Luckily, we writers have some enchanted materials of our own to work with. There’s no building material more flexible yet durable than storytelling.
But the process of turning mere marks on a page into characters who live and breathe and feel as real — okay, realer — than the people we know in “real life” certainly feels like magic!
How do we do it? That's the subject of this week’s discussion. Some points covered:
Many thanks to Path of the Storyteller follower Jaron for requesting this topic!
My weekly livestream is on Wednesdays at 1 PM Pacific. Come live and...
When, oh when are these writing tips going to serve up some cute cat pix?
Today’s the day, gang. Look at that little orange cutie in the drawer. Cute! Cat! Pix!
It’s a nice diversion, right? But also unexpected. At least, I expect you’ll find it so!
Yesterday I wrote about how important it is to keep both hero and reader informed about where the story’s heading. That promised ordeal at the end of the second act is no surprise. It’s the climactic scene we’ve been waiting for all along.
The ordeal is the destination you tapped into your hero's GPS at the end of the first act, or the very beginning of the second. Now, after all the trials and revelations of that long expanse of middle, the moment has come. The promised destination has been reached. Finally, the story announces, in its perky robot voice, "You’ve arrived.”
And then, something unexpected happens.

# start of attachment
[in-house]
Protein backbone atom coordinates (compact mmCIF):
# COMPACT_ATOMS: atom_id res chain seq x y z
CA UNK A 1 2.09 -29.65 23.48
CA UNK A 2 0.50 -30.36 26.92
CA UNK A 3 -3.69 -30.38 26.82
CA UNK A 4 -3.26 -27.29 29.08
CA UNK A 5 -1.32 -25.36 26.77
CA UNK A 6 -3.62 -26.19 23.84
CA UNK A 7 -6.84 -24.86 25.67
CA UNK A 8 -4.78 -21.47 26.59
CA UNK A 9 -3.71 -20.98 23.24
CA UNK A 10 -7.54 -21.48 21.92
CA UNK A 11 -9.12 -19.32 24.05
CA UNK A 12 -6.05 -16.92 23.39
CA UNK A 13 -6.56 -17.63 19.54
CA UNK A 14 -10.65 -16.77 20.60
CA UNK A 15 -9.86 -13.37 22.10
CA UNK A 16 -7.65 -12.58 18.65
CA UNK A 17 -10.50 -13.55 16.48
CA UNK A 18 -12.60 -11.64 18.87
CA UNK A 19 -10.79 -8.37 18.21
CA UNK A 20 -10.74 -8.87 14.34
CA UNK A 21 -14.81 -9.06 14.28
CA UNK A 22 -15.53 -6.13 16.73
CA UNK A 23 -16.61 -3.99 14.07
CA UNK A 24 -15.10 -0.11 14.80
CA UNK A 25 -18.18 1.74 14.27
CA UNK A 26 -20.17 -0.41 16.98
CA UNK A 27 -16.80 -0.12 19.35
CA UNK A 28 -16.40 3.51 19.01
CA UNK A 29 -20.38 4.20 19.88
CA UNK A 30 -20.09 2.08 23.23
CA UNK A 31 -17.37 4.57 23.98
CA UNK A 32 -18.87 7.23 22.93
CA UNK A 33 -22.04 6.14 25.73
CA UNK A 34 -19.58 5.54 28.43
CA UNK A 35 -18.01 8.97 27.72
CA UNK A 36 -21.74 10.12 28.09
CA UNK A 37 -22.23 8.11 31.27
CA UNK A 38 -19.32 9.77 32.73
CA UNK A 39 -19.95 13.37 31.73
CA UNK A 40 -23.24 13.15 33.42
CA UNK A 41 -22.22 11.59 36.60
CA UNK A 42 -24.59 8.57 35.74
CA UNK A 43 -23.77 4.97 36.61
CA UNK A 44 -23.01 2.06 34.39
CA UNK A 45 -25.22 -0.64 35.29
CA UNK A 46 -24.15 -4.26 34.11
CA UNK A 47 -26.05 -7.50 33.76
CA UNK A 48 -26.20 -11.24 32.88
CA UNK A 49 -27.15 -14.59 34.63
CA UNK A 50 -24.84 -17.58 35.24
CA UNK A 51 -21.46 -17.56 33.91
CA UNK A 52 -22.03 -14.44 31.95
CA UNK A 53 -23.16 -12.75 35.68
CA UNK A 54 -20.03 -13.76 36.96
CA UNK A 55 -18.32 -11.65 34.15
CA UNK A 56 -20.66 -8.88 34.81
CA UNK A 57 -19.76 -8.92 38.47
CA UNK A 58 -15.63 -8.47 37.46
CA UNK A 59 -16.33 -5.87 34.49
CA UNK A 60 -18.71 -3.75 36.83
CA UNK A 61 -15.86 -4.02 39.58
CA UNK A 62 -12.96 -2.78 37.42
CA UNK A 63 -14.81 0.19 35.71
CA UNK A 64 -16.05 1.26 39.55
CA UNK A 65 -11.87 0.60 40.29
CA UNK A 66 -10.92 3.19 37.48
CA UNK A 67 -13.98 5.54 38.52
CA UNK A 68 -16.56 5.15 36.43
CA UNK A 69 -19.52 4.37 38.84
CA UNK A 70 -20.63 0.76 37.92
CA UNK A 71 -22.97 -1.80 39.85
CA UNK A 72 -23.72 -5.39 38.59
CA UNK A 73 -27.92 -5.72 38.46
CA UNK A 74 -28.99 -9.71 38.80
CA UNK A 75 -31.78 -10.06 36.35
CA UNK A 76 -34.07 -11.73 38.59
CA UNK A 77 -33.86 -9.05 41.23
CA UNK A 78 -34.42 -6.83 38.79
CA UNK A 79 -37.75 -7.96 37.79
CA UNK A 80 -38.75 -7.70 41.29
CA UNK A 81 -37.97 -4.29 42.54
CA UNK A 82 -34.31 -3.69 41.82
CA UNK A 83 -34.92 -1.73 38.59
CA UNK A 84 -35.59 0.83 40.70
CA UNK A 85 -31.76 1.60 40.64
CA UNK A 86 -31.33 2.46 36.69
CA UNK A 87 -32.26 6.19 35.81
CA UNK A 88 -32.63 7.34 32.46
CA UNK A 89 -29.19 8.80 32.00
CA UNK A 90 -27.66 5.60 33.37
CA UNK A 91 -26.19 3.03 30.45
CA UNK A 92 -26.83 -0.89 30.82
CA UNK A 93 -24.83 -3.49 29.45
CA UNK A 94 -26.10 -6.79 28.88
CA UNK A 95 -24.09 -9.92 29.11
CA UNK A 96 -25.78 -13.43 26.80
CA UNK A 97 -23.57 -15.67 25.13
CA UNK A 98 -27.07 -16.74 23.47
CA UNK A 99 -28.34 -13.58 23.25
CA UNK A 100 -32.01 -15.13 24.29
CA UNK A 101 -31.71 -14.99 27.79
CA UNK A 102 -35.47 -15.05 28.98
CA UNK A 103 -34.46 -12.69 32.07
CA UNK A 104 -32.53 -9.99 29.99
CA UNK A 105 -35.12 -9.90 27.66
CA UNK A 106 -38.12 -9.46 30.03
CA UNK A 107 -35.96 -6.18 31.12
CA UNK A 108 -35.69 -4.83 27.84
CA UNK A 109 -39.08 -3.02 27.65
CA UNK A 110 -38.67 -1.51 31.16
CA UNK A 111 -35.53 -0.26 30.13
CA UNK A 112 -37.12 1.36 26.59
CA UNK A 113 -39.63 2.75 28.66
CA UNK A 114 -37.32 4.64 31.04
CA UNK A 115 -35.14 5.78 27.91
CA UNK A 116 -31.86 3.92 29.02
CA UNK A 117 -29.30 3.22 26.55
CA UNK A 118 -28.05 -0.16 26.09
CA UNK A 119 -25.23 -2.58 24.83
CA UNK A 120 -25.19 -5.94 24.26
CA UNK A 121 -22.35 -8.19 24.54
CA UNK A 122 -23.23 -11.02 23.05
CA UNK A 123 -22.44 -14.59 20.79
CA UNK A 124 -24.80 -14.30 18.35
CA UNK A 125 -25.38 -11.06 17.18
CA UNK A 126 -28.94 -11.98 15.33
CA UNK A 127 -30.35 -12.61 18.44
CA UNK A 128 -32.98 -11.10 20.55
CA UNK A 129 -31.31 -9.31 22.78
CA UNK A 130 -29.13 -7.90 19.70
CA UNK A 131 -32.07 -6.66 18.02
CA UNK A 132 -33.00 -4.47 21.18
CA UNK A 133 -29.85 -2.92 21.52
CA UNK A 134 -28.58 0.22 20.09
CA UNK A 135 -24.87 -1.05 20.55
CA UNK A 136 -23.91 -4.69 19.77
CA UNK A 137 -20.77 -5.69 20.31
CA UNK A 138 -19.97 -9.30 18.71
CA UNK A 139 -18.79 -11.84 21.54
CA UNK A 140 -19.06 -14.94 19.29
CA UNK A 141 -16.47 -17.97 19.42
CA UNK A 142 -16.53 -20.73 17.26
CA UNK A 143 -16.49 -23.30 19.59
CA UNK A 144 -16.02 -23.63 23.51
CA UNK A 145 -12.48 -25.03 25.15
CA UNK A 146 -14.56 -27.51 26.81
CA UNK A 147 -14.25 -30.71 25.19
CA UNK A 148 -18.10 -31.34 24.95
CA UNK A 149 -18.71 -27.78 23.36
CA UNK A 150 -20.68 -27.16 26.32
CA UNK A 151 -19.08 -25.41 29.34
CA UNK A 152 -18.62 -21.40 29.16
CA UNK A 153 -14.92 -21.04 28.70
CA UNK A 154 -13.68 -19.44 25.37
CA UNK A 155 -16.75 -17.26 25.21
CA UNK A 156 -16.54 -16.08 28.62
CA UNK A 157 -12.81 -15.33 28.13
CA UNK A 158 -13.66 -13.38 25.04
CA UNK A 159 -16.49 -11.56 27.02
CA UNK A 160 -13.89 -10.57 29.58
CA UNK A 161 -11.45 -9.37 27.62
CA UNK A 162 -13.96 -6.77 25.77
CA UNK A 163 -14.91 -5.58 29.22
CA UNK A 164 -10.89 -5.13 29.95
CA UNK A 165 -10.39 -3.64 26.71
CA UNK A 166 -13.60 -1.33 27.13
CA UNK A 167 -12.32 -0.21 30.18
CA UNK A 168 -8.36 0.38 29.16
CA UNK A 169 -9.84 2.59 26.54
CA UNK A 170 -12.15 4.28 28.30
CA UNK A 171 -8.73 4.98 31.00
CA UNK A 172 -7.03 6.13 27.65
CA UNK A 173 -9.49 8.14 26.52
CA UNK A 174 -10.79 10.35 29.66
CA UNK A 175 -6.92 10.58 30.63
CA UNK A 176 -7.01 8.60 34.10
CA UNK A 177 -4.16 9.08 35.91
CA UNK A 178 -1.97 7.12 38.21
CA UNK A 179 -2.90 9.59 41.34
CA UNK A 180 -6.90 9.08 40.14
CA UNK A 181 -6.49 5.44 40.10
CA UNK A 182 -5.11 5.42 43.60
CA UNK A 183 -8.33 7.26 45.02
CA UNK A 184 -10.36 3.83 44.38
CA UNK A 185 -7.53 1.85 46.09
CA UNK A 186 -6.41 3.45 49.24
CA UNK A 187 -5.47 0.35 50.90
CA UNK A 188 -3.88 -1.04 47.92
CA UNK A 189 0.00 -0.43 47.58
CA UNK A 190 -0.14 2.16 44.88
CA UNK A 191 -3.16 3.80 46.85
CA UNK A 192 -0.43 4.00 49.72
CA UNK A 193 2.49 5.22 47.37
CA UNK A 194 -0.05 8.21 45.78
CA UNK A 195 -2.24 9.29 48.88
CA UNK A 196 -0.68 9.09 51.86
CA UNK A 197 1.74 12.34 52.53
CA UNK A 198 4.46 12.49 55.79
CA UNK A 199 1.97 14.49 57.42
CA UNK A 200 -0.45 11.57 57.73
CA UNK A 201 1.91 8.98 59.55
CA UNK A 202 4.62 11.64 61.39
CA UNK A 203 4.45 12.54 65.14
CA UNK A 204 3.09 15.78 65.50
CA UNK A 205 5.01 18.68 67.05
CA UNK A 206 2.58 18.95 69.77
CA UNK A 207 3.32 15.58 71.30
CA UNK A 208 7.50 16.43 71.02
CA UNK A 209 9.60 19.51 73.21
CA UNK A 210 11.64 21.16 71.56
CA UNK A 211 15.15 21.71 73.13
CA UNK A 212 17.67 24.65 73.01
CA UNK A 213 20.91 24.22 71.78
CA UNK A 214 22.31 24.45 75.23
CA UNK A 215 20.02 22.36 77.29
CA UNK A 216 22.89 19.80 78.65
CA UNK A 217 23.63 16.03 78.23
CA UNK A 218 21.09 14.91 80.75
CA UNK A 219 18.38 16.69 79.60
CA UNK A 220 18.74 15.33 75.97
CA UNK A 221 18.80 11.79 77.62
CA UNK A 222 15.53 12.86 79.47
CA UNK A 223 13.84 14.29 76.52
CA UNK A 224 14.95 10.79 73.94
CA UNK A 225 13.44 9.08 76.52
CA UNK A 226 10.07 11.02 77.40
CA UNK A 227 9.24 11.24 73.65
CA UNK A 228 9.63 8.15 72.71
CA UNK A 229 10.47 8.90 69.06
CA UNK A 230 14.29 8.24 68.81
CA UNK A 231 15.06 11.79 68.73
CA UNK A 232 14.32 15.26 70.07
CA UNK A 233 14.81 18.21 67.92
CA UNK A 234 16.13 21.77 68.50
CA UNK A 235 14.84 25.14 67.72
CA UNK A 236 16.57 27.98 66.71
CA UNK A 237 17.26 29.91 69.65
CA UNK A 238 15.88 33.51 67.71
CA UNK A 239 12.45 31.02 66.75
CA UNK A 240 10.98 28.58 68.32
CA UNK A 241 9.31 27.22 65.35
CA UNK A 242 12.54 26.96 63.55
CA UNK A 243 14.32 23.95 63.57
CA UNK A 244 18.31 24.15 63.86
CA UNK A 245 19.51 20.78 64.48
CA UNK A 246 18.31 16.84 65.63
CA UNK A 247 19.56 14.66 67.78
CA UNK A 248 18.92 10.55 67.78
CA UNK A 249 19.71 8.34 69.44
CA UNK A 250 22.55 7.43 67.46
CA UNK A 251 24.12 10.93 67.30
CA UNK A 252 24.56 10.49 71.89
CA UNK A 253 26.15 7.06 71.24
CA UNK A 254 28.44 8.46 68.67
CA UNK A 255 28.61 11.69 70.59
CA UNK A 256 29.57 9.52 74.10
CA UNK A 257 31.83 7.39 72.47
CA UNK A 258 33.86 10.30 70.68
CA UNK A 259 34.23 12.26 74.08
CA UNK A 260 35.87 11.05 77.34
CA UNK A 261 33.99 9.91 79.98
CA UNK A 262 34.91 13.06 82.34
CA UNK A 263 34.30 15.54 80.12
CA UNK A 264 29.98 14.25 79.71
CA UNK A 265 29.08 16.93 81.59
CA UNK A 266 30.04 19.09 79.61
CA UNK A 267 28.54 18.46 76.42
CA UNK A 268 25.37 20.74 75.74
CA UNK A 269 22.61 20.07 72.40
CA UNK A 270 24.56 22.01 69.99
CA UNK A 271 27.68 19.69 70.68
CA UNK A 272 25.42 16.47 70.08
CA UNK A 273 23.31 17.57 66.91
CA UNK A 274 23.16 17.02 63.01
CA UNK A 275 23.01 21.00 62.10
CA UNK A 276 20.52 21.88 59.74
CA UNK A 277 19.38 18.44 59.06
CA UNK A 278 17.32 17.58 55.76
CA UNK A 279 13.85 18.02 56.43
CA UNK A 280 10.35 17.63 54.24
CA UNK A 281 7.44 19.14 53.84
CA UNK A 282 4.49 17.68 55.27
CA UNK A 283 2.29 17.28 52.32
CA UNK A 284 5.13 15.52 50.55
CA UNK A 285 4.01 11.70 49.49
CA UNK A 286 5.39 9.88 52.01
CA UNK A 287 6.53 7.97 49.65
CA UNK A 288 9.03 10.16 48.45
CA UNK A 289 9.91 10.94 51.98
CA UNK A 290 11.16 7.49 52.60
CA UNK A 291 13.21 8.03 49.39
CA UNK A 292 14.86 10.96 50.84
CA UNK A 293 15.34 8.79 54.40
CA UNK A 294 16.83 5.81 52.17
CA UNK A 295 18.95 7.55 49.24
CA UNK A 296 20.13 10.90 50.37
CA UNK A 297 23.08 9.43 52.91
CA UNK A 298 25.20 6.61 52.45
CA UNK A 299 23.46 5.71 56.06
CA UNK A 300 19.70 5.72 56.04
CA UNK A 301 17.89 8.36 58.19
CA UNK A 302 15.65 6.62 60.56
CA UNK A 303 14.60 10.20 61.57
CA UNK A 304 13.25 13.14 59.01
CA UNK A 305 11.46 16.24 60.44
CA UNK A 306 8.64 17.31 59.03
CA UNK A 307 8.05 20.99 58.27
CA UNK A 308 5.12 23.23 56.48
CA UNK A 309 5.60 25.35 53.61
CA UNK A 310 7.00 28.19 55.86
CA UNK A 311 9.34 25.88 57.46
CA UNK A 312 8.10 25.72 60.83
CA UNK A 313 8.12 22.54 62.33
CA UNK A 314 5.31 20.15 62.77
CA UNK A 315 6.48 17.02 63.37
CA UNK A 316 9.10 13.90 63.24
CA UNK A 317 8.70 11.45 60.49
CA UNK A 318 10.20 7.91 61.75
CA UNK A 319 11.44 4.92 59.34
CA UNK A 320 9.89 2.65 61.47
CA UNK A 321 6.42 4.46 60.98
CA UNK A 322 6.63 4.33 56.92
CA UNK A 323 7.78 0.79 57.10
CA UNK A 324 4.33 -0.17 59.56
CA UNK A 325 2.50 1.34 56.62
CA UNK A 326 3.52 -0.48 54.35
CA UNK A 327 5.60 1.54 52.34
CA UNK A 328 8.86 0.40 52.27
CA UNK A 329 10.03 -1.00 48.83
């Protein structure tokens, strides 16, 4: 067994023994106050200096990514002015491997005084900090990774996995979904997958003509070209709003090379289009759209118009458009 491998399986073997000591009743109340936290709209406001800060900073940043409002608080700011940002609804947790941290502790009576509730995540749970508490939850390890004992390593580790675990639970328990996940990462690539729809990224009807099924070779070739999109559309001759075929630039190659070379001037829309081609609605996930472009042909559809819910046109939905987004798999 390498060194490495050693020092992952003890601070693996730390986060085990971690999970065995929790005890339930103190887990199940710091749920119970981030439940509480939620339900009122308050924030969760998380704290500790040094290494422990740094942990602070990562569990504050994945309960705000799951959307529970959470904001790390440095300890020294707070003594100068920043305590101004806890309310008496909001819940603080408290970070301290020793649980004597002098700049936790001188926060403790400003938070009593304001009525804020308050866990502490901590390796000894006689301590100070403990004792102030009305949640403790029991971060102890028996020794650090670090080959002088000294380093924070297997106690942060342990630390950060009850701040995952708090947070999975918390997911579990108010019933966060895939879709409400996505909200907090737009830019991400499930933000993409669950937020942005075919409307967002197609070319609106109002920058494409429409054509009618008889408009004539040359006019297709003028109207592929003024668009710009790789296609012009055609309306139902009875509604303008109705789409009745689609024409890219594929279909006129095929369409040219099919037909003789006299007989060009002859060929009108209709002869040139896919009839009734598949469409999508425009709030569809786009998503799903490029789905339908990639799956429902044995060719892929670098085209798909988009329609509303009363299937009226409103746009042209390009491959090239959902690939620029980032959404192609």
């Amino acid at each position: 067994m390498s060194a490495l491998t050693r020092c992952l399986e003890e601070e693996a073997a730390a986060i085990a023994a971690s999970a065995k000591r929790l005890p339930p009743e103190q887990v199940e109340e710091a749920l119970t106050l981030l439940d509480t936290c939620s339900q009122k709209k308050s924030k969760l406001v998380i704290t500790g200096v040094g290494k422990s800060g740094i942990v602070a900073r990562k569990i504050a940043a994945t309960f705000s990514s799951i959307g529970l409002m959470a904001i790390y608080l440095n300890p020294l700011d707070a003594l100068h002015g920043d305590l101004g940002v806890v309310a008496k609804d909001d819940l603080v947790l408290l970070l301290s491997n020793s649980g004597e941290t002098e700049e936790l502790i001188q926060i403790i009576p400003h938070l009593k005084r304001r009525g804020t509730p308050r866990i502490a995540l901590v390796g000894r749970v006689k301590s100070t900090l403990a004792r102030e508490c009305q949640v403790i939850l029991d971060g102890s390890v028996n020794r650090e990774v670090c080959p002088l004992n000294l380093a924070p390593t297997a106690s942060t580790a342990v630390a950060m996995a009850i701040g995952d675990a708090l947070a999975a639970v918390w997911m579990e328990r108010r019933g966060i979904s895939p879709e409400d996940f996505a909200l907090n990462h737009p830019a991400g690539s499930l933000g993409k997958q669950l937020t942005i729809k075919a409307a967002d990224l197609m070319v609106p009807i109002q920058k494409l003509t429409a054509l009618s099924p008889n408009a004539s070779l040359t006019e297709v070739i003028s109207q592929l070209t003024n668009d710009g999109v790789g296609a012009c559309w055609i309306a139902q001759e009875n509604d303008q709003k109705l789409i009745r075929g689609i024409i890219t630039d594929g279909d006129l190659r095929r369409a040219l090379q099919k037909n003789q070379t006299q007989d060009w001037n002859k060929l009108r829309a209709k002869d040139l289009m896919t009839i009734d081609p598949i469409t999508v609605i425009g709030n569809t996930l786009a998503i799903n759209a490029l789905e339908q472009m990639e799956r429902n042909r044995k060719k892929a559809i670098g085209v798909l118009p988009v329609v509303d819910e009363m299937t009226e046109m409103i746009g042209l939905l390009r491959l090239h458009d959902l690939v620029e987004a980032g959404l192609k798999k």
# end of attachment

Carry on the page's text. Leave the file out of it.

That Wizard of Oz...
Sometimes my Path of the Storyteller students get that furrowed-brow look. They’re trying to invent, trying to write well, trying to get to the end of a draft, all the while knowing that many revisions will be in store before the book is “done.”
That’s when we talk about the need to be playful. We’re just making stuff up here, people! We writers have total power over what happens on our pages, and a boundless capacity to invent, toss, and invent again. If we do our jobs well, we will have created something that never existed before. A new story! What could be better? There ought to be much joy involved.
It’s a good writing practice, too. As your story picks up pace and builds in intensity, a few well-placed moments of levity are always welcome. This is where a bit of trickster energy might be just the banana peel you’re looking...
The Hobbit is one of my all time faves. (So is Jane Eyre, which I share as evidence that there’s no need to pigeonhole ourselves, as readers or writers.)